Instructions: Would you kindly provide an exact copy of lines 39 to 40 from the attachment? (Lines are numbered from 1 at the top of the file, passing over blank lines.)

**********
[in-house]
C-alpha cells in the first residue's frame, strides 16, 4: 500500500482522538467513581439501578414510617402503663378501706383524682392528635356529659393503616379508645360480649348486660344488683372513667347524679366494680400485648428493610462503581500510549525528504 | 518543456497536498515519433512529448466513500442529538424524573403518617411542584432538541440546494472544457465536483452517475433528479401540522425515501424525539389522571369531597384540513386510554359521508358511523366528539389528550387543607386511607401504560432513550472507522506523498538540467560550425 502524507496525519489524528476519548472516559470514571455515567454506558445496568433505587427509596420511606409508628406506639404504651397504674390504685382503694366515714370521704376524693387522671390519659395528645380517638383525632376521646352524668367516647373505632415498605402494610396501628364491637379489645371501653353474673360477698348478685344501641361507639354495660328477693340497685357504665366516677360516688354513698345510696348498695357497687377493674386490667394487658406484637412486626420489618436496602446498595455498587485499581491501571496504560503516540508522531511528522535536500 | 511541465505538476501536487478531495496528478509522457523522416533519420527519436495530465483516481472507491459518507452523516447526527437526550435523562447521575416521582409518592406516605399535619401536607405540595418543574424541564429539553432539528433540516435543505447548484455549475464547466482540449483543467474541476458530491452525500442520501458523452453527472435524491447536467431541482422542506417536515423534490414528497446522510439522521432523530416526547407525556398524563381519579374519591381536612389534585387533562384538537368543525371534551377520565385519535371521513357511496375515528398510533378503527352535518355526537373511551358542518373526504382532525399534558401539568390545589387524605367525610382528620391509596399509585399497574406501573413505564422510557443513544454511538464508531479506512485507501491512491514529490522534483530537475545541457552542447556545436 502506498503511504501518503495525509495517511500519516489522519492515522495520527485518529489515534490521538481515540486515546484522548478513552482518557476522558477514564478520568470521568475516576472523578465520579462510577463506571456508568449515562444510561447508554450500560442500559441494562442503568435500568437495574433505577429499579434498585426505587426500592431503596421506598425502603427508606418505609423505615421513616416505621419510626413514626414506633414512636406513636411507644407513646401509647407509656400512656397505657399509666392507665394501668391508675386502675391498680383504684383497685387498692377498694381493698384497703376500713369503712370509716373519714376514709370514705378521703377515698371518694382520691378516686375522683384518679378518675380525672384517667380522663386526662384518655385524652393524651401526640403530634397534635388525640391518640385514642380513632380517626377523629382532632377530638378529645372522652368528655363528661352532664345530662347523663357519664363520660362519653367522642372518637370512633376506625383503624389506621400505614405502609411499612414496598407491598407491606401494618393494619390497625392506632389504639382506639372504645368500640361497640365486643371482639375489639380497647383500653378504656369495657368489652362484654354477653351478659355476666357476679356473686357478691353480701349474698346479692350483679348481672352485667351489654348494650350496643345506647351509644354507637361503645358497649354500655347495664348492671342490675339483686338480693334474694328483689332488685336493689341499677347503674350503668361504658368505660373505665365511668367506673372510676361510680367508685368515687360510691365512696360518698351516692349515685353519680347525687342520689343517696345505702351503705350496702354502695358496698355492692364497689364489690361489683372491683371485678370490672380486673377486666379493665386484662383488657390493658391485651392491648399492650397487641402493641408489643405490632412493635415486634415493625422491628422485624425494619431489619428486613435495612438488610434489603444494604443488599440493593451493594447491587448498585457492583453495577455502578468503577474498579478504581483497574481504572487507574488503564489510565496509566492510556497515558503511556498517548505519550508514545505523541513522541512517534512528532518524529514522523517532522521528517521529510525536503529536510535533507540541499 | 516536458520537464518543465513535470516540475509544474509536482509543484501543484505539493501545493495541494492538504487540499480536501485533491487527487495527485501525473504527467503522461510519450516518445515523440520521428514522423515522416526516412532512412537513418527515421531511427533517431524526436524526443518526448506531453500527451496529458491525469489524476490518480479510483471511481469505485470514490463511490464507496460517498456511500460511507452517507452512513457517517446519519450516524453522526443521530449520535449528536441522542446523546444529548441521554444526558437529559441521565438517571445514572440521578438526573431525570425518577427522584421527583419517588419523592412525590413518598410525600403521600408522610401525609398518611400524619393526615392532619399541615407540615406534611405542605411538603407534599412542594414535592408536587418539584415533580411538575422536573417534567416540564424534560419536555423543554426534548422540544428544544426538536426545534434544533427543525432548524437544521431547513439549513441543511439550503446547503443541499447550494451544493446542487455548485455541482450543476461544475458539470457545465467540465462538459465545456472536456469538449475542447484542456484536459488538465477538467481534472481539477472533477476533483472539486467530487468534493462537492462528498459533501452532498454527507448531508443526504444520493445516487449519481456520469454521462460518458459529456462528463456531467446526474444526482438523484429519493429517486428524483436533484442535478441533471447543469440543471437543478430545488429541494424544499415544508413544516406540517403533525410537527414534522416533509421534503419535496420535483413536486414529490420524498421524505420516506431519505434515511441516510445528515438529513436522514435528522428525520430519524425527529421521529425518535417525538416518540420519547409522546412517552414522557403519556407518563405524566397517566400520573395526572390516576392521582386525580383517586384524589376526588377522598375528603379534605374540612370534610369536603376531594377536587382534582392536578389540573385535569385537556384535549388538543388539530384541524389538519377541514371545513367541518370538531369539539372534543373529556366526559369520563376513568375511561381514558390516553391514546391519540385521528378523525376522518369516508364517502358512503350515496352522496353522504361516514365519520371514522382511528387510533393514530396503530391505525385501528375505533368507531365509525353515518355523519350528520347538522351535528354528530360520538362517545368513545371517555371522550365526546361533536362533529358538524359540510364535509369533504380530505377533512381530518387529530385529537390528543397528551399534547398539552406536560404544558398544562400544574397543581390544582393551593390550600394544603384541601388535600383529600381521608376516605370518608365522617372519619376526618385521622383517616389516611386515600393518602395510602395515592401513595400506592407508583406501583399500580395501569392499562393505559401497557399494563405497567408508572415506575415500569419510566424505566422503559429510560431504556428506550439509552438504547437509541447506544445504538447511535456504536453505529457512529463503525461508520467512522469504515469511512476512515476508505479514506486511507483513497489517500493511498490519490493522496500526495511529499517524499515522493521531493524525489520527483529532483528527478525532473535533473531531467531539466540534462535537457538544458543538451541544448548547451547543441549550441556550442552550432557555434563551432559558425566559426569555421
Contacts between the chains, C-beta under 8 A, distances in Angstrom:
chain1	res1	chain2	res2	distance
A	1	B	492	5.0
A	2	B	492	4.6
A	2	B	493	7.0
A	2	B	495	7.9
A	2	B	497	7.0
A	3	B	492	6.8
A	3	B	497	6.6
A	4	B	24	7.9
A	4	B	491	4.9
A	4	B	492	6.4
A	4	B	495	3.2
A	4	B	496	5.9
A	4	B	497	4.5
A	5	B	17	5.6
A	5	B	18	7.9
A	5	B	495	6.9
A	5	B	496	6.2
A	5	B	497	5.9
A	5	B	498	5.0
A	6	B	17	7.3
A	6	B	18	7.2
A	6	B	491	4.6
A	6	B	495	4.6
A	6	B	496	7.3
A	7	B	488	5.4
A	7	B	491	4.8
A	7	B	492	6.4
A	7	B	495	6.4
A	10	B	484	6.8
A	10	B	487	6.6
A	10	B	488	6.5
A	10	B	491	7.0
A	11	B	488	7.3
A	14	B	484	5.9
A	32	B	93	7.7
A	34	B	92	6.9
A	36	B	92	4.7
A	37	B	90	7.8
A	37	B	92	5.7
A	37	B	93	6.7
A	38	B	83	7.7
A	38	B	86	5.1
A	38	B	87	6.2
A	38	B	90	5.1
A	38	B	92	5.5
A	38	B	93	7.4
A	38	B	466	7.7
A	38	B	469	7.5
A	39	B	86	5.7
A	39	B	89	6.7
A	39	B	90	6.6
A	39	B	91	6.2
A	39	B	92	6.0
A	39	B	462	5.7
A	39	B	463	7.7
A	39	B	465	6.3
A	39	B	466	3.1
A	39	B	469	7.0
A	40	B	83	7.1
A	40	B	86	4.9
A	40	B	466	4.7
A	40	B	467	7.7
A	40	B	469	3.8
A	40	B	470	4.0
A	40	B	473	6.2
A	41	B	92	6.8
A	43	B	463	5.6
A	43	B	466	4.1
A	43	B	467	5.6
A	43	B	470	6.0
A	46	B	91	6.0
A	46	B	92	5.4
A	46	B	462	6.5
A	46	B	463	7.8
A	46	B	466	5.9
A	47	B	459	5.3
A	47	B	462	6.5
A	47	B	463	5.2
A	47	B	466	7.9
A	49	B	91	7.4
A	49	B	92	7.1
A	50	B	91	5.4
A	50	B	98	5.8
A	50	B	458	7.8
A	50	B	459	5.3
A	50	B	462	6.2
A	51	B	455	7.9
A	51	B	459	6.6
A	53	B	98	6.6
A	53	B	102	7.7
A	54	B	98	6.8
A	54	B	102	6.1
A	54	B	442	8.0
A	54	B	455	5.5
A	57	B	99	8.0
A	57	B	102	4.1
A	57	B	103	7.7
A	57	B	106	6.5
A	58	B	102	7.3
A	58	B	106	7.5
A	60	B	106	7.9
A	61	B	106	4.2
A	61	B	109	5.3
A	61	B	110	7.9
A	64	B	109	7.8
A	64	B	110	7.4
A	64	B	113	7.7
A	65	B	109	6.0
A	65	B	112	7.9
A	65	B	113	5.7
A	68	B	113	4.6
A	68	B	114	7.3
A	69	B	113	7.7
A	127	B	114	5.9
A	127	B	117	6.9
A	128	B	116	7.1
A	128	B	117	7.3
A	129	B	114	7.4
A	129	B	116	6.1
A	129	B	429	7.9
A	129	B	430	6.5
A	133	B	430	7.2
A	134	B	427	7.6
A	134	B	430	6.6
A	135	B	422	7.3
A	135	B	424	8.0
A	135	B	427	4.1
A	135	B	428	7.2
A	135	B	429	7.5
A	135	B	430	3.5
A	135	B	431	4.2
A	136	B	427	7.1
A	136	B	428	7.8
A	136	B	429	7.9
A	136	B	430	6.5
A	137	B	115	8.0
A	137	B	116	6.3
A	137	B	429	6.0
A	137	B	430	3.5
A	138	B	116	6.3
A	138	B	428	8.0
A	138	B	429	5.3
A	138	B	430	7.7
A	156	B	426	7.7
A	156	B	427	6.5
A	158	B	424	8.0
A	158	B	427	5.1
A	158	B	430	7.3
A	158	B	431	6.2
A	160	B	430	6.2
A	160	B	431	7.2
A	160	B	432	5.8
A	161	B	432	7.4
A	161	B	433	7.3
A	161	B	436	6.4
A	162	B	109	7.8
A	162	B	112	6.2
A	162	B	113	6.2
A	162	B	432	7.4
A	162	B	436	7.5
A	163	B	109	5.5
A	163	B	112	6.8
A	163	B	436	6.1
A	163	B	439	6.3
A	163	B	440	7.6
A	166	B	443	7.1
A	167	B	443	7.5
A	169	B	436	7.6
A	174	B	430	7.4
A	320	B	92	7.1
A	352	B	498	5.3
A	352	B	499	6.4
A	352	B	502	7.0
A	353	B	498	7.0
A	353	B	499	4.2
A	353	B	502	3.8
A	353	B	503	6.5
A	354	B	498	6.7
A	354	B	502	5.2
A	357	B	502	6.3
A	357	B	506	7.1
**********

A	32	B	93	7.7
A	34	B	92	6.9